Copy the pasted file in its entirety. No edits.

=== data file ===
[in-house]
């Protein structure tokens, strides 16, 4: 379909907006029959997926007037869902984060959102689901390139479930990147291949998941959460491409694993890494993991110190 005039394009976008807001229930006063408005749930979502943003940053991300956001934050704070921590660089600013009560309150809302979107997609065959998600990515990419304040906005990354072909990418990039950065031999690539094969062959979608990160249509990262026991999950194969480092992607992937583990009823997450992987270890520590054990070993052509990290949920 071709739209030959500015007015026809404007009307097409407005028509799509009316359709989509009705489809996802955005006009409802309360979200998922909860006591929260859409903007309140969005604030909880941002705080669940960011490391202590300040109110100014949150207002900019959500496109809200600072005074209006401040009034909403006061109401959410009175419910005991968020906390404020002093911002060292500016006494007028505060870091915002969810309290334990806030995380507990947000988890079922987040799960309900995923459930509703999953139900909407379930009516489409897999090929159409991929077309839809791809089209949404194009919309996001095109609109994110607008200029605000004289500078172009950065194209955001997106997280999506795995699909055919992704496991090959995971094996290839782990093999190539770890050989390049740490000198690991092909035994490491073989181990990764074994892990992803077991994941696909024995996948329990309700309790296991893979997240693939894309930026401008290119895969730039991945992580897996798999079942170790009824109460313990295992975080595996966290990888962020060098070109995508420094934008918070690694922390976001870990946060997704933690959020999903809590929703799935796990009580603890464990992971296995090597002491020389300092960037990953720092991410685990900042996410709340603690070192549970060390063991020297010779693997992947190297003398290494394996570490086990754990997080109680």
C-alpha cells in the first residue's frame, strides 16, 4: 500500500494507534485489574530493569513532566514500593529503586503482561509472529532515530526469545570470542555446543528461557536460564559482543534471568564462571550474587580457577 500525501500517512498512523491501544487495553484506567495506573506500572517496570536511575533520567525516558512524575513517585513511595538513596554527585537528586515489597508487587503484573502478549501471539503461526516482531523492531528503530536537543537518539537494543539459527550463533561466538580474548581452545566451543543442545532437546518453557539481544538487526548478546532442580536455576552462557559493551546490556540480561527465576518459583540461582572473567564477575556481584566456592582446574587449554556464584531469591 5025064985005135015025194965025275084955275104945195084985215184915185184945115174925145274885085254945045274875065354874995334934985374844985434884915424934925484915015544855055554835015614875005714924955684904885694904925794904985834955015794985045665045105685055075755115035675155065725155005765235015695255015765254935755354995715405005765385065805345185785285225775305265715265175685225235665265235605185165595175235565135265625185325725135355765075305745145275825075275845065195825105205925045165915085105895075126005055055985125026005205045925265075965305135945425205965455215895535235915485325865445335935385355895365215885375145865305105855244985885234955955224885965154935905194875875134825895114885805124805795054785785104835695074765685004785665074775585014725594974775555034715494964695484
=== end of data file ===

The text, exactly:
[in-house]
């Protein structure tokens, strides 16, 4: 379909907006029959997926007037869902984060959102689901390139479930990147291949998941959460491409694993890494993991110190 005039394009976008807001229930006063408005749930979502943003940053991300956001934050704070921590660089600013009560309150809302979107997609065959998600990515990419304040906005990354072909990418990039950065031999690539094969062959979608990160249509990262026991999950194969480092992607992937583990009823997450992987270890520590054990070993052509990290949920 071709739209030959500015007015026809404007009307097409407005028509799509009316359709989509009705489809996802955005006009409802309360979200998922909860006591929260859409903007309140969005604030909880941002705080669940960011490391202590300040109110100014949150207002900019959500496109809200600072005074209006401040009034909403006061109401959410009175419910005991968020906390404020002093911002060292500016006494007028505060870091915002969810309290334990806030995380507990947000988890079922987040799960309900995923459930509703999953139900909407379930009516489409897999090929159409991929077309839809791809089209949404194009919309996001095109609109994110607008200029605000004289500078172009950065194209955001997106997280999506795995699909055919992704496991090959995971094996290839782990093999190539770890050989390049740490000198690991092909035994490491073989181990990764074994892990992803077991994941696909024995996948329990309700309790296991893979997240693939894309930026401008290119895969730039991945992580897996798999079942170790009824109460313990295992975080595996966290990888962020060098070109995508420094934008918070690694922390976001870990946060997704933690959020999903809590929703799935796990009580603890464990992971296995090597002491020389300092960037990953720092991410685990900042996410709340603690070192549970060390063991020297010779693997992947190297003398290494394996570490086990754990997080109680």
C-alpha cells in the first residue's frame, strides 16, 4: 500500500494507534485489574530493569513532566514500593529503586503482561509472529532515530526469545570470542555446543528461557536460564559482543534471568564462571550474587580457577 500525501500517512498512523491501544487495553484506567495506573506500572517496570536511575533520567525516558512524575513517585513511595538513596554527585537528586515489597508487587503484573502478549501471539503461526516482531523492531528503530536537543537518539537494543539459527550463533561466538580474548581452545566451543543442545532437546518453557539481544538487526548478546532442580536455576552462557559493551546490556540480561527465576518459583540461582572473567564477575556481584566456592582446574587449554556464584531469591 5025064985005135015025194965025275084955275104945195084985215184915185184945115174925145274885085254945045274875065354874995334934985374844985434884915424934925484915015544855055554835015614875005714924955684904885694904925794904985834955015794985045665045105685055075755115035675155065725155005765235015695255015765254935755354995715405005765385065805345185785285225775305265715265175685225235665265235605185165595175235565135265625185325725135355765075305745145275825075275845065195825105205925045165915085105895075126005055055985125026005205045925265075965305135945425205965455215895535235915485325865445335935385355895365215885375145865305105855244985885234955955224885965154935905194875875134825895114885805124805795054785785104835695074765685004785665074775585014725594974775555034715494964695484